The good news, since what you are really trying to find is a GS ski and a slalom ski without bindings, is that a lot of younger athletes sell their skis after a year without bindings so they can reuse the bindings. And without bindings they can be harder to sell so....good news for you. The deal offered by @silverback above is a good one and a good example.
You've forced me to consider something that suddenly makes a lot of sense. Yes, bindings are going to set me back $600 a pop, but if I pick up used skis for $100 to $200 a pair instead of blowing $800 a pair, I can put together a two ski quiver for around the same total outlay. Here's a question: If you were advising a new adult racer getting into Masters, and they had an all mountain set up (and I see Masters up here racing on all mountain skis, FWIW) and wanted to build their race quiver one pair at a time, which pair would you have them get first? My instinct is to say get SL first and just use the all mountain skis to run GS initially.

I think at this point I'm going to try to stop over thinking it. I'll wait until the fall, reach out to the coaches and get advice (and course setting guidelines - the Masters races up here aren't sanctioned, so they may tweak the setting guidelines), and then start hunting ski swaps and parents of older juniors.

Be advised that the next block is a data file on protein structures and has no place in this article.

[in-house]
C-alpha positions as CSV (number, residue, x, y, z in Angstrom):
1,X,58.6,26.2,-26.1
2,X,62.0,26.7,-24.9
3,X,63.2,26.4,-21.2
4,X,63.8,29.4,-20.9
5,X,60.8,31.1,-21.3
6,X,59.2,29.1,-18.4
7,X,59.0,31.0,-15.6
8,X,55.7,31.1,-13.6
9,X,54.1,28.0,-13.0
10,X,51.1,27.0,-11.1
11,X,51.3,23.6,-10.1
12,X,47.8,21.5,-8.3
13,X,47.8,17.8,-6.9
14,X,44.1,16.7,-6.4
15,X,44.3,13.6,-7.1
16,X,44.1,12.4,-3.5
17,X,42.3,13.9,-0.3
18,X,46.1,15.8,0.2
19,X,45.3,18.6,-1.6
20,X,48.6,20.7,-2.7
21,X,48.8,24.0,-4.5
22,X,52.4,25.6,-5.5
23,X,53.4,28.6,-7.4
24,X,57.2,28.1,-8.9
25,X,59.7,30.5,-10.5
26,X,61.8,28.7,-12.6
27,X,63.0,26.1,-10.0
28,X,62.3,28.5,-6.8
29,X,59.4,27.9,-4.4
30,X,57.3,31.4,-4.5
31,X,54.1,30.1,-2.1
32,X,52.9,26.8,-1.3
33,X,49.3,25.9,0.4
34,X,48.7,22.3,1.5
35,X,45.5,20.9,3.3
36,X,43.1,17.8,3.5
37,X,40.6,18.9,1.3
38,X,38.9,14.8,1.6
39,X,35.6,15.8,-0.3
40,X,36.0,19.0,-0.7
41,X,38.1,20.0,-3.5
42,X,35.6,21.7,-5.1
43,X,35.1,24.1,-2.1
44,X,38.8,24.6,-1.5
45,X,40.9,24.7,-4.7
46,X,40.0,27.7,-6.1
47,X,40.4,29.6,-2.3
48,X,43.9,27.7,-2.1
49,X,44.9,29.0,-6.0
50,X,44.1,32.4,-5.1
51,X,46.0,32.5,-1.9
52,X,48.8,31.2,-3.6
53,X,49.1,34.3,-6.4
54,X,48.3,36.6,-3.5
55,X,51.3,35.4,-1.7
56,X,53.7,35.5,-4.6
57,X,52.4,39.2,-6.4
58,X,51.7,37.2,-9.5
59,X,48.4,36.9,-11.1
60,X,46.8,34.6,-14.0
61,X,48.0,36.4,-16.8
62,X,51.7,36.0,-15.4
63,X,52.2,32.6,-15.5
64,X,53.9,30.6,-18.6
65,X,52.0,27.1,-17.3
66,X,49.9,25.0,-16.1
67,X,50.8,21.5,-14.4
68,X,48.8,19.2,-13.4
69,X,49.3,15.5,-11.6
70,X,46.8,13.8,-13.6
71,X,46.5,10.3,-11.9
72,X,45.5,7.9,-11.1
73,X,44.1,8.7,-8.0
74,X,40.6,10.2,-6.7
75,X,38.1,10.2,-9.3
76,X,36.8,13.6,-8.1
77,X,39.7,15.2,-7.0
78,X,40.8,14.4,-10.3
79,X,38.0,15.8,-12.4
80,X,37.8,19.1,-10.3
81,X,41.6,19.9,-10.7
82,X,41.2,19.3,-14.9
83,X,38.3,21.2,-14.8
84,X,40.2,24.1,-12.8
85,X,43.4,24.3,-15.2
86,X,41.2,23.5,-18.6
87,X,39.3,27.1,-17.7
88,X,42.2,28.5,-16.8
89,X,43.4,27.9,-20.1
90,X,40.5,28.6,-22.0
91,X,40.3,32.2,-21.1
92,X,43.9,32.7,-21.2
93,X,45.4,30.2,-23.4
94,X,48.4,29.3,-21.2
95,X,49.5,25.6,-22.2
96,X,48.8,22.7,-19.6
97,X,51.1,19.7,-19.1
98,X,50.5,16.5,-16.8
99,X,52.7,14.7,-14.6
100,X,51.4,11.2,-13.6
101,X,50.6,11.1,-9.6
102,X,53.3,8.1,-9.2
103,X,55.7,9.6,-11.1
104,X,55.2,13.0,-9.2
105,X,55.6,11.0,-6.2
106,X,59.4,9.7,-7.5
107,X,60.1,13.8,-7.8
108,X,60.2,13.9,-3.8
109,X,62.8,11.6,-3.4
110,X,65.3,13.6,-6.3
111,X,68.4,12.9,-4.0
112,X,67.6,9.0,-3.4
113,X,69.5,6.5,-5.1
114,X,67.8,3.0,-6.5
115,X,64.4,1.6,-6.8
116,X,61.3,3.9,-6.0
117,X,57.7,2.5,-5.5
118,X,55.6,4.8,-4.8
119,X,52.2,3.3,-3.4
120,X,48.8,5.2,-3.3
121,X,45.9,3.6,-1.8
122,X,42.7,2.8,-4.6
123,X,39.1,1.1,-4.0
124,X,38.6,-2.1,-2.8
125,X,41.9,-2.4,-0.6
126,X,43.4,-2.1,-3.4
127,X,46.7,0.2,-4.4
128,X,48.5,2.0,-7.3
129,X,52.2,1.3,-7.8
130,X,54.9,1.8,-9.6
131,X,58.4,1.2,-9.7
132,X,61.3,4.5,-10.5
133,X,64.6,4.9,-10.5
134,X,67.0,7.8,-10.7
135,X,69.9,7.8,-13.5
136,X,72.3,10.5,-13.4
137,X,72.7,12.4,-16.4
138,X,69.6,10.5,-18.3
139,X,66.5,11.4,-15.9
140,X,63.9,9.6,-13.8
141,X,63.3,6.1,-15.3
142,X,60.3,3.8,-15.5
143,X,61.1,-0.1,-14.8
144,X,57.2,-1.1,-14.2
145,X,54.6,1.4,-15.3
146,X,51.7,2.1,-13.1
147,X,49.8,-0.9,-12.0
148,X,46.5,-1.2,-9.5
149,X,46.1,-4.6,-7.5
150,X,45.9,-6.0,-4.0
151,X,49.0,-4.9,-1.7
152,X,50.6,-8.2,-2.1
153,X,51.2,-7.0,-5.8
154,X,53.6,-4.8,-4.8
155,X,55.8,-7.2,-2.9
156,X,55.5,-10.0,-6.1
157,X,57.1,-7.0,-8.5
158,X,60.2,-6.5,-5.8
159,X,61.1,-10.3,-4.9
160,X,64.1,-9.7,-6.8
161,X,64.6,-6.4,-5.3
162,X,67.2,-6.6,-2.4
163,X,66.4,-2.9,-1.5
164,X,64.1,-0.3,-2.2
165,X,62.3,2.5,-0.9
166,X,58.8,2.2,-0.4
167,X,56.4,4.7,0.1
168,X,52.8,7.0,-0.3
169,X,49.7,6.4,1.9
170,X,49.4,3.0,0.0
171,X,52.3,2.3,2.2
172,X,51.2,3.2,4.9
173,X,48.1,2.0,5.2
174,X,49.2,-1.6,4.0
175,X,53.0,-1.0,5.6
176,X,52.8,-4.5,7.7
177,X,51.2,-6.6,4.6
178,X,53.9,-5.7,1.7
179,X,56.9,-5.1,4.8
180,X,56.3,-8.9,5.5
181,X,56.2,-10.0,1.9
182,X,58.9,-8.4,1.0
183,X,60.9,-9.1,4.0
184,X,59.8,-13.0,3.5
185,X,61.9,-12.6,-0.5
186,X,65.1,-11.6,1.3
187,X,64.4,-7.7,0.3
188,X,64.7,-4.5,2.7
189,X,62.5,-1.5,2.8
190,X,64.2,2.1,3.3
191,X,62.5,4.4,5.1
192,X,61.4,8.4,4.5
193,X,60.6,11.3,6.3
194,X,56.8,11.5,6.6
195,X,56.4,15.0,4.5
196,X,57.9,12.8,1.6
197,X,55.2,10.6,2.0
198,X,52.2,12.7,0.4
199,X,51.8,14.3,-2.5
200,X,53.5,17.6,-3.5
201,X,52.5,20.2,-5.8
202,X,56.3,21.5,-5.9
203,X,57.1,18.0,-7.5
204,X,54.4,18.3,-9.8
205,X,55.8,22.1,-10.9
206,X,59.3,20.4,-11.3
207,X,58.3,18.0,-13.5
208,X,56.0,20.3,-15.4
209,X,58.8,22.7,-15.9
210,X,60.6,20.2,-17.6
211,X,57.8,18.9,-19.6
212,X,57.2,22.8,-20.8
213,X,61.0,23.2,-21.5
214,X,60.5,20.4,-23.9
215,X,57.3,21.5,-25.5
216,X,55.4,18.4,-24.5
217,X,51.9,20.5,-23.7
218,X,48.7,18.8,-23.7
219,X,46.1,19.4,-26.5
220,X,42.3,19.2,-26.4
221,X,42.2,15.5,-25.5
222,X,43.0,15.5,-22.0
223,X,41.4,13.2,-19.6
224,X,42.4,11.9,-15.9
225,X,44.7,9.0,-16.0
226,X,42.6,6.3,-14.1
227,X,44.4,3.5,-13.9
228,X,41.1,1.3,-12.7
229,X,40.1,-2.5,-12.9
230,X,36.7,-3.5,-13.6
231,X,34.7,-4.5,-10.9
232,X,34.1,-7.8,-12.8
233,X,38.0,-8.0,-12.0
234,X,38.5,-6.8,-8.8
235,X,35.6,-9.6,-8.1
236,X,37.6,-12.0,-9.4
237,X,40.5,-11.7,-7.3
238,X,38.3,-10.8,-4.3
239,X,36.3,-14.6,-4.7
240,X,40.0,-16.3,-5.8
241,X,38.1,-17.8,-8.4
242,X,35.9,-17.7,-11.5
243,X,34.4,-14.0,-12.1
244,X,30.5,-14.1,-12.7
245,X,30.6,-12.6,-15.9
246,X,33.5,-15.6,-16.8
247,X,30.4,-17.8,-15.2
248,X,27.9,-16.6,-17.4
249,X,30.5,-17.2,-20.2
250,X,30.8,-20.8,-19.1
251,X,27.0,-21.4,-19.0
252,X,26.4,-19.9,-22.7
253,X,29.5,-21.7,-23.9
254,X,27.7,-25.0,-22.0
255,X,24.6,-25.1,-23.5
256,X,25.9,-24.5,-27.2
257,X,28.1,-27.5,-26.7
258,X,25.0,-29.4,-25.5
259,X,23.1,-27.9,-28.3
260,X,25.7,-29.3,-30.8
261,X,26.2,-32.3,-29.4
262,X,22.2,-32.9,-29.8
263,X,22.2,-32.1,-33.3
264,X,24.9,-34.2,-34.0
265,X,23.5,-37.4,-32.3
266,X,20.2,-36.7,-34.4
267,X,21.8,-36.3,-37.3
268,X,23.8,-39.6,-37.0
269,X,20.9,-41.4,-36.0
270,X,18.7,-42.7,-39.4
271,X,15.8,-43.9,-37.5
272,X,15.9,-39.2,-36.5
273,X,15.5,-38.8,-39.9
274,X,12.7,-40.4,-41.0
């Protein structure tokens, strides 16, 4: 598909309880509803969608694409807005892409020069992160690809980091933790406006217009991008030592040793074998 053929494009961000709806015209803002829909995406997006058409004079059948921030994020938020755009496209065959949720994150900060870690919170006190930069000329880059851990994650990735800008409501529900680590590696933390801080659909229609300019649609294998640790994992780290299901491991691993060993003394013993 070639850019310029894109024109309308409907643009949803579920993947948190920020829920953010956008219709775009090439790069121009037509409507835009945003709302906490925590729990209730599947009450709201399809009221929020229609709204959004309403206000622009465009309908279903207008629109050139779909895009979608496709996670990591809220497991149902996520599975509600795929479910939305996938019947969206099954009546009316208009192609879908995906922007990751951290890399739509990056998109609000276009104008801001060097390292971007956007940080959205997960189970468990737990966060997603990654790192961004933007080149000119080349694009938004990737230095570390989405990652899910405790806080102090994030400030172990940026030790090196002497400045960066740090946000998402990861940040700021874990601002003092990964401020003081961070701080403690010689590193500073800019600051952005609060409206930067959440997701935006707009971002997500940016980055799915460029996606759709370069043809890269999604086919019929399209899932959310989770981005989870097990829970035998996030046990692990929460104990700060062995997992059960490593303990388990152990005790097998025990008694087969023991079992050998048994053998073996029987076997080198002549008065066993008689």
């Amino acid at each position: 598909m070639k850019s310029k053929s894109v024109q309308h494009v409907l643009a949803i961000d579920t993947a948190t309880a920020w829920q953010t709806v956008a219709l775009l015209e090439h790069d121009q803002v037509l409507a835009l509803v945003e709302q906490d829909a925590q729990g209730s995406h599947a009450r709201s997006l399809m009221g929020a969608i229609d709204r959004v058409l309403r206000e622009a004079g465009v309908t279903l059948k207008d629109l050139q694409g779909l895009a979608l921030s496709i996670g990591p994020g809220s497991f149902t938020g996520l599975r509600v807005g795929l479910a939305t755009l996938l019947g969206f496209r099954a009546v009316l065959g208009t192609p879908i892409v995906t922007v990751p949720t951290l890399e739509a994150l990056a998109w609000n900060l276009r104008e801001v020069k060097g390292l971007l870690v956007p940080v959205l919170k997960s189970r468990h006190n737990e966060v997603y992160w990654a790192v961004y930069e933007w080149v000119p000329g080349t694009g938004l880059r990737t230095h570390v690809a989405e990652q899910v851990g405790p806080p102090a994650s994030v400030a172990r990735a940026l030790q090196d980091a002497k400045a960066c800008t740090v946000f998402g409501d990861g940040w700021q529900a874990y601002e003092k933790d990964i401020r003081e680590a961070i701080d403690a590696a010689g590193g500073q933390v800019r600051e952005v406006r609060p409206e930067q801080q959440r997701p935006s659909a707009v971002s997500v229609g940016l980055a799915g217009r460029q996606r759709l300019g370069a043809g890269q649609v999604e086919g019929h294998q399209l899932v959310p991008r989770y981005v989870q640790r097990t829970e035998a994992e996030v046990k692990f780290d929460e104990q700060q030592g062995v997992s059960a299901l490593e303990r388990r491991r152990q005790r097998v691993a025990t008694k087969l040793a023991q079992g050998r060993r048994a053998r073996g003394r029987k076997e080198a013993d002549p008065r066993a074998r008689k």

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tovodeverett

tovodeverett

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I teled in the BC beer league just after the turn of the century. I used the same type and size skis I was racing alpine on. 12 mm lifts under an already tall tele binding, Rottafella 7tm. The binding location put my toe at about the same place I'd have been for alpine. My boots were T1 bumble bees. I started in leathers, skinny Kazama race skis and voile three pins in the late '80s.
I keep looking around to see if I'll spot a pair of Kazamas one of these days, but no luck so far. I remember a few of the cool guys had them back in the day.

The Meidjos binding looks bomber, albeit non-release (if I read the review right).